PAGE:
Of the 7 nutrition-related best practices, we found no significant differences in the number of best practices that directors (mean, 4.65; SD, 0.88) and teachers (mean, 4.15; SD, 1.72) reported meeting (P = .12). Overall, more than 60% of directors and teachers reported meeting nutrition-related best practices except for those related to attending to satiety cues (Table 2). Significantly more directors than teachers reported meeting 2 specific nutrition-related best practices: 1) “Teachers rarely eat less healthy foods (especially sweets, salty snacks, and sugary drinks) in front of children” (100% vs 69%, P = .001); and 2) “Teachers talk to children about trying and enjoying new foods” (87% vs 63%, P = .02). No significant differences were found between director and teacher responses for meeting the other 5 nutrition-related best practices (Table 2).
Of the 6 physical activity-related best practices, we found no significant differences in the number that directors (mean, 3.00; SD, 1.26) and teachers (mean, 3.01; SD, 1.34) reported being met (P = .12). Most directors and teachers reported that teachers never restrict activity for children who misbehave (>78%) and that teachers join children in active play and make positive statements about the activity (>65%, Table 2). Less than 25% of directors and teachers reported that teachers provide more than 60 minutes of active play each day. No significant differences were found in director and teacher responses for any physical activity–related best practices. (Table 2).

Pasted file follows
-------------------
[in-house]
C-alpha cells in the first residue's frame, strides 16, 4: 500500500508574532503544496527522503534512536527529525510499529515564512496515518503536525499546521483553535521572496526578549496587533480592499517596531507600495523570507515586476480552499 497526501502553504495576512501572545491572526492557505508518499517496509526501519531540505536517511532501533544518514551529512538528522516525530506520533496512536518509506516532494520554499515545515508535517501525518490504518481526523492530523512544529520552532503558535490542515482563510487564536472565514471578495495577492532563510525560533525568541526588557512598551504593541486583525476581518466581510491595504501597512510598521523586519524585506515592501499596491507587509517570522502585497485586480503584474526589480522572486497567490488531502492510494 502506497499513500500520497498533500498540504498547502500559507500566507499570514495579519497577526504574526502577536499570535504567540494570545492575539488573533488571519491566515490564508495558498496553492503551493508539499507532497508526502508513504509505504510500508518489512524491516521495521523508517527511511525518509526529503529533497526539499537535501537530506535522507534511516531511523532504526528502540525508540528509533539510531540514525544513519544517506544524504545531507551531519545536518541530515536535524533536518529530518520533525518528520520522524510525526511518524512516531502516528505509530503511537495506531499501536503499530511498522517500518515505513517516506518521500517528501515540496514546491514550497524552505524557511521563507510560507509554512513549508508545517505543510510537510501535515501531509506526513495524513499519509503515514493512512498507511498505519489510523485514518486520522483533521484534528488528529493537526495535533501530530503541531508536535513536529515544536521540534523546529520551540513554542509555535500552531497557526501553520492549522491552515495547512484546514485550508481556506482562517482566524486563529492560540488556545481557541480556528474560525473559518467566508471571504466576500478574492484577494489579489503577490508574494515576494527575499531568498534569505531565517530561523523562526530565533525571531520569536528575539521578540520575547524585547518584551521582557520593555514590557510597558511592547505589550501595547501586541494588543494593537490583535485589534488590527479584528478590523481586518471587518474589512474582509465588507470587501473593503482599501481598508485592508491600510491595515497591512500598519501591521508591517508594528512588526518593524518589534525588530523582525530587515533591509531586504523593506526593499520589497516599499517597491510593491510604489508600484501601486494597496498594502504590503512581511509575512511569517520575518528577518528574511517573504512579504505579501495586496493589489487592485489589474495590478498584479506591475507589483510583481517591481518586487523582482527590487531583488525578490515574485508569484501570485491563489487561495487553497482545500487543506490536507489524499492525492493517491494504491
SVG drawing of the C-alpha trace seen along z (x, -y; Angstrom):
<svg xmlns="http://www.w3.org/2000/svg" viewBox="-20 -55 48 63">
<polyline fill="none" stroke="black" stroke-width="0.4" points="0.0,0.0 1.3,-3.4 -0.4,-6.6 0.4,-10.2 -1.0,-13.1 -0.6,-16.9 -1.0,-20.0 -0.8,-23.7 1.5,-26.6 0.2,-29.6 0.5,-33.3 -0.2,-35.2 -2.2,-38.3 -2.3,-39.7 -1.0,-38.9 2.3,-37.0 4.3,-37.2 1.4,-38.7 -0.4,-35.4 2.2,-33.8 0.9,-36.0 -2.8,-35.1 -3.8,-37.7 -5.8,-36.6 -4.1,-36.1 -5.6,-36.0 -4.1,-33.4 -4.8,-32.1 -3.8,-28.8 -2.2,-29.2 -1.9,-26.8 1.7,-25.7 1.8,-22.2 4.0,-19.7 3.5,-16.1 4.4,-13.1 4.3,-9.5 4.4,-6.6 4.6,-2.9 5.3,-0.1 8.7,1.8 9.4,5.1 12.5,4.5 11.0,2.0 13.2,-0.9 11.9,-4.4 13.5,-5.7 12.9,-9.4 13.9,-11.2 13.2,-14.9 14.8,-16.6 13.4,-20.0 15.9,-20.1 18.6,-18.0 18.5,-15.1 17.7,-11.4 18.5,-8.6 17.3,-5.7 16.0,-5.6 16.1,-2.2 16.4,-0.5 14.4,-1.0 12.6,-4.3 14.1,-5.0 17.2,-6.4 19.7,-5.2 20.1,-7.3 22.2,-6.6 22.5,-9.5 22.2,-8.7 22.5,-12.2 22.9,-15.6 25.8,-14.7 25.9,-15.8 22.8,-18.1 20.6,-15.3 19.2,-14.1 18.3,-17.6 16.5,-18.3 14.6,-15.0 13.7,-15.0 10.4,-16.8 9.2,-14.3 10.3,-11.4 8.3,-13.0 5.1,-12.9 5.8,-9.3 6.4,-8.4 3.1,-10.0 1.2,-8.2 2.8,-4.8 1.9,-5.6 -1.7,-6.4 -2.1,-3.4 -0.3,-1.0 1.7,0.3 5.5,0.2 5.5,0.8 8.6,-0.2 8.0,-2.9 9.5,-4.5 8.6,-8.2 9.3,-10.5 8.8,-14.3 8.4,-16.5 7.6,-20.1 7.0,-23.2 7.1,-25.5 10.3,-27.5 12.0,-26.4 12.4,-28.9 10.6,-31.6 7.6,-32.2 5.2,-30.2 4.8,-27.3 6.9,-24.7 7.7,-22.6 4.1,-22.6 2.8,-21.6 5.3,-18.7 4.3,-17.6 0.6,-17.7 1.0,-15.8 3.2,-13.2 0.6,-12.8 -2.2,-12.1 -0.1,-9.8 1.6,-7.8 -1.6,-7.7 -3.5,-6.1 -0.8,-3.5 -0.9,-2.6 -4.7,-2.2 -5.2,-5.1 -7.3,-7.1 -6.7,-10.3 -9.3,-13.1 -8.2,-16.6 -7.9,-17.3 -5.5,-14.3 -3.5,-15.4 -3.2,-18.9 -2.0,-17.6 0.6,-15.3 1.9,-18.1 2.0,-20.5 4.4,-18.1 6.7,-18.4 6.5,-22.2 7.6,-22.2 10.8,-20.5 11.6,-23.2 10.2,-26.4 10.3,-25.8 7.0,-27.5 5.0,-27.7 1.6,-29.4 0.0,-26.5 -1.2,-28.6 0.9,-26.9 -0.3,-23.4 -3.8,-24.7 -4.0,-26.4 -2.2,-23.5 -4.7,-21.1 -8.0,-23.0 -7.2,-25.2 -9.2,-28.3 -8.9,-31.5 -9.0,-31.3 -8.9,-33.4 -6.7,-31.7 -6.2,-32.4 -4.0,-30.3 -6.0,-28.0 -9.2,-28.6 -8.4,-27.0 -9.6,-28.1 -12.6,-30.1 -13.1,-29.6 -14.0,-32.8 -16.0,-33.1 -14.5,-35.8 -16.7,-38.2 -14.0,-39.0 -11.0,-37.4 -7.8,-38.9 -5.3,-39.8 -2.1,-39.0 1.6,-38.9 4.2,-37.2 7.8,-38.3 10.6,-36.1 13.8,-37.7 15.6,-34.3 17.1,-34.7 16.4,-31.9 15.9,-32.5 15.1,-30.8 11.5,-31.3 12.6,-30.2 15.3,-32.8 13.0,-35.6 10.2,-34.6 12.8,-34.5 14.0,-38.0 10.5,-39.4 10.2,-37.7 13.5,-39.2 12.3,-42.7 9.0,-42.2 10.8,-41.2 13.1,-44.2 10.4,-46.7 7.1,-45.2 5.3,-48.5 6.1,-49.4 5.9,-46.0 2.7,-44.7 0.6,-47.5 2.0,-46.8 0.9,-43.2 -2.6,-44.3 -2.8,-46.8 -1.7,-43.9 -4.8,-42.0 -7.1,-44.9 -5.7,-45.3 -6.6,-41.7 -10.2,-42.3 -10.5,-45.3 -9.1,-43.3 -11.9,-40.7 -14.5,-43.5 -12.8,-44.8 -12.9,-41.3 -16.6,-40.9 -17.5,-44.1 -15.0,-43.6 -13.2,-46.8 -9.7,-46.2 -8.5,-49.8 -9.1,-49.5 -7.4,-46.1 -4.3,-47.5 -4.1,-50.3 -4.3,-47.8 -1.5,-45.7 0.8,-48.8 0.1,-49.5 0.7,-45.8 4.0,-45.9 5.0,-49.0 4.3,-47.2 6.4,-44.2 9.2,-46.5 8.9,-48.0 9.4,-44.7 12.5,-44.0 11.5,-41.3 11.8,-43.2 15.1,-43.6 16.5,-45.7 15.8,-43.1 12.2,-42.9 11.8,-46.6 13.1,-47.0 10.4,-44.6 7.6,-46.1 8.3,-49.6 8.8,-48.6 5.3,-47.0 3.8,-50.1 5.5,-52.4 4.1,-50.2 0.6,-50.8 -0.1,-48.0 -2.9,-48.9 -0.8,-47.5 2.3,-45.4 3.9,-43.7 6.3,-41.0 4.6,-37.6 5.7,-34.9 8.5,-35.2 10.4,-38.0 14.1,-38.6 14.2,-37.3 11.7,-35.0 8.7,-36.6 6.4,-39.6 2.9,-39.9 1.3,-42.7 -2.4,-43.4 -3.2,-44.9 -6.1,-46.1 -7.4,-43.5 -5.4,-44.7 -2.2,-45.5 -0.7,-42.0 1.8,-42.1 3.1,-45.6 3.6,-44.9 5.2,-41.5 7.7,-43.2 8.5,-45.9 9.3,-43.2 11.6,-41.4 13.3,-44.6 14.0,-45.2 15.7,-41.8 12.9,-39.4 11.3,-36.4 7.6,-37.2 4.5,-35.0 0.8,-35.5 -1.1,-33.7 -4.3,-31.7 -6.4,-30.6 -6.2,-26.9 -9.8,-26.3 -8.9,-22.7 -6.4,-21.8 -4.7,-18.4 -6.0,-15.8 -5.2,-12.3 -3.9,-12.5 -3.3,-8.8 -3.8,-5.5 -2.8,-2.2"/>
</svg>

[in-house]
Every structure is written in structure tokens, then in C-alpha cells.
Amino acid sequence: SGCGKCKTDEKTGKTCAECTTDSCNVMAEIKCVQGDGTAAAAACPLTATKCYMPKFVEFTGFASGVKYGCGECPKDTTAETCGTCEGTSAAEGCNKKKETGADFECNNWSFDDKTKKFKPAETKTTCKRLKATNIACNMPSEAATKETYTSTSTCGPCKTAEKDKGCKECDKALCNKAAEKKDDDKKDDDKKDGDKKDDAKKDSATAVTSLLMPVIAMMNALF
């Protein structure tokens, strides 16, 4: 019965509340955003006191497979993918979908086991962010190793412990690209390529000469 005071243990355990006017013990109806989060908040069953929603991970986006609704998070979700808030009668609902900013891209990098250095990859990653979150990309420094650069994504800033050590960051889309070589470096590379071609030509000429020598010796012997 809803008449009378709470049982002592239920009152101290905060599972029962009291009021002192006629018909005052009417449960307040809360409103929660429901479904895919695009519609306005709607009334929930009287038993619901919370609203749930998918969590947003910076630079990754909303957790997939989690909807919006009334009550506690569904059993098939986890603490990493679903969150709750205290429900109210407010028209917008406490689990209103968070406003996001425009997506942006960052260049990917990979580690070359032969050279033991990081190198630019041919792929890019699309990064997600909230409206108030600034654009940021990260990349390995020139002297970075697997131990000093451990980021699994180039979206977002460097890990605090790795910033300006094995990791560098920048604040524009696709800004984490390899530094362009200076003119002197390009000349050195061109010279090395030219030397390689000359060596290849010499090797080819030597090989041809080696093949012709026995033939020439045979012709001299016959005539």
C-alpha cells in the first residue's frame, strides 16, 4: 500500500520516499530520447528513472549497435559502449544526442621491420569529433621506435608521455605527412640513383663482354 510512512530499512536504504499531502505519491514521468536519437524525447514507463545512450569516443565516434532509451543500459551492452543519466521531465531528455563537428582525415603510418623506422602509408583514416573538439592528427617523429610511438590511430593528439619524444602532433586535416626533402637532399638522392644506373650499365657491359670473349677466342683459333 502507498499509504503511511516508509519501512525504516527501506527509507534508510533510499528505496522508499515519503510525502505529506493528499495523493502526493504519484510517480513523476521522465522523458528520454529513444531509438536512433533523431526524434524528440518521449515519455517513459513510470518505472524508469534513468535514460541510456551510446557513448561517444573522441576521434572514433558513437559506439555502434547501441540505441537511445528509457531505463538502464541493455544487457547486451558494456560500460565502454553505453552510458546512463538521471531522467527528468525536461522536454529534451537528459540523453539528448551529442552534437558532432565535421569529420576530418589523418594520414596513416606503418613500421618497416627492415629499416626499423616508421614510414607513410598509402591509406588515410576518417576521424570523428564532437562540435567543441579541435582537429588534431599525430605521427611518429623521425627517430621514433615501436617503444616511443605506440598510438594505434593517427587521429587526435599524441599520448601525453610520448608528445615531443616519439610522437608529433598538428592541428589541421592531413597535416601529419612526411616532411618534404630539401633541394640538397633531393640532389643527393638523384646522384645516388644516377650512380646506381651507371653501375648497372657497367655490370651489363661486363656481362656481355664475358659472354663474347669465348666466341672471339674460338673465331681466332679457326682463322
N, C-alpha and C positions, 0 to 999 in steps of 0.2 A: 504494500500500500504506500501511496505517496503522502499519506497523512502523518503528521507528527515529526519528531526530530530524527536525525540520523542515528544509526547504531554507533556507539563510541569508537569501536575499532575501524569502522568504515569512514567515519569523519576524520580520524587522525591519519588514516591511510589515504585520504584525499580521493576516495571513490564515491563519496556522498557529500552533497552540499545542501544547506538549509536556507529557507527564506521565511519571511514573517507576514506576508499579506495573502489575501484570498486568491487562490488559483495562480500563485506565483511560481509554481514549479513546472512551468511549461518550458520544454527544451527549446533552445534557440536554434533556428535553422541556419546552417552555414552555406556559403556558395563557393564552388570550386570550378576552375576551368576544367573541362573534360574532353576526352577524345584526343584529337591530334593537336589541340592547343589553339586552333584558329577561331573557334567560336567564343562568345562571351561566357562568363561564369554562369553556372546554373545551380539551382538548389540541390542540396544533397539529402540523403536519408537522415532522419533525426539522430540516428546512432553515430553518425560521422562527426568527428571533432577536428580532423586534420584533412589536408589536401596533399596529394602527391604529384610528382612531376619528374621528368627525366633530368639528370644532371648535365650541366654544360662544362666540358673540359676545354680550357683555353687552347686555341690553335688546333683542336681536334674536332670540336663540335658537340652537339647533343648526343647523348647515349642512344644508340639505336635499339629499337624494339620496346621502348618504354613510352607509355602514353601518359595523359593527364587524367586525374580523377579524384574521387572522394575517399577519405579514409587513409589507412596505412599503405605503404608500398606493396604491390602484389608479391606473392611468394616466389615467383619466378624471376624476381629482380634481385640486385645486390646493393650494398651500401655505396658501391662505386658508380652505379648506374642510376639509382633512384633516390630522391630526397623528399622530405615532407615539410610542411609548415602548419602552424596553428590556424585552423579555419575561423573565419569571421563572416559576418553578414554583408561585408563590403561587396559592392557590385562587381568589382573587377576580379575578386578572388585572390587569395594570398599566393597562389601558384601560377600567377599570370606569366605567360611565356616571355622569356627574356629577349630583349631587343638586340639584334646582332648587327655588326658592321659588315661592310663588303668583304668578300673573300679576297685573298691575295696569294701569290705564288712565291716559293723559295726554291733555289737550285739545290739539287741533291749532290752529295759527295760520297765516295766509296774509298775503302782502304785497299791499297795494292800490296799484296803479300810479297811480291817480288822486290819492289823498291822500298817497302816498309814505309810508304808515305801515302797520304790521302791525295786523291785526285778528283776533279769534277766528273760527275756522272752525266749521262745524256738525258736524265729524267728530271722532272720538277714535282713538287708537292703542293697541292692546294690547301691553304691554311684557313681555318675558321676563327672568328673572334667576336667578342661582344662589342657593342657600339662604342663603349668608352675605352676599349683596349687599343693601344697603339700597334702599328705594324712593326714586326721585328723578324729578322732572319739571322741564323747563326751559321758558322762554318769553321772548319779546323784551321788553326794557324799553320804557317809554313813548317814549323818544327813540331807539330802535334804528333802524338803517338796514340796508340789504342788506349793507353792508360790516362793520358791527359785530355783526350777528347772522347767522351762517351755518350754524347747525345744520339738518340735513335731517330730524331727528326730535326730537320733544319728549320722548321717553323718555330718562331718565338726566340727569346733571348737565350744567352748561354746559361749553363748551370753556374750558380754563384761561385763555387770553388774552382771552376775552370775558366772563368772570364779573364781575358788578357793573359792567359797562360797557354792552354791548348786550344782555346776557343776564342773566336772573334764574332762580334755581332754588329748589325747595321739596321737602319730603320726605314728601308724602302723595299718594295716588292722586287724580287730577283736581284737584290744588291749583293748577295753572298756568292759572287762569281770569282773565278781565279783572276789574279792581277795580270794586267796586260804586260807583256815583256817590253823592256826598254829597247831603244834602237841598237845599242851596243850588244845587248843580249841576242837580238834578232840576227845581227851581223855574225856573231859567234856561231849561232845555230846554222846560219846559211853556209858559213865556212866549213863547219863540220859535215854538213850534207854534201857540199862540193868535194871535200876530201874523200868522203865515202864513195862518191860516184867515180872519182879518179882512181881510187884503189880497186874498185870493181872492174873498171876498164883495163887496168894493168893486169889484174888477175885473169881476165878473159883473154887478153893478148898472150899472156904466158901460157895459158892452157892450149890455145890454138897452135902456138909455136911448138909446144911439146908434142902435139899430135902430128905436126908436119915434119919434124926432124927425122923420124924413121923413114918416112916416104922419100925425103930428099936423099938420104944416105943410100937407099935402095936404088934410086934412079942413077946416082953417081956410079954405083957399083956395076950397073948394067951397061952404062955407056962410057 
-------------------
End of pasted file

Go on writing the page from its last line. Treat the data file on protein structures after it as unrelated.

In response to the 14 nutrition-related barriers questions, teachers (mean, 1.56; SD, 2.28) reported significantly more barriers to promoting healthy eating than directors (mean, 0.39; SD, 1.47) (P = .001). Limited time and insufficient funds were the barriers to promoting healthy eating most frequently reported by both teachers and directors (Table 3). Significantly more teachers than directors reported 1) “Insufficient funds” (23% vs 4%, P = .02); 2) “Limited time for teaching nutrition” (23% vs 4%, P = .03); and 3) “Lack of support from food service staff” (17% vs 0%, P = .03). Among the other 11 perceived barriers to promoting healthy eating, no significant differences were found between teacher and director responses.
In responses to the 8 questions about physical activity barriers, we found no significant differences in the number of barriers reported by teachers (mean, 0.46; SD, 0.94) and directors (mean, 0.34; SD, 1.11) (P = .59). Insufficient funds and lack of physical education resources were the most frequently reported perceived barriers to promoting physical activity reported by both teachers and directors. There were no significant differences between directors’ and teachers’ responses to any of the questions about perceived barriers to promoting physical activity (Table 3).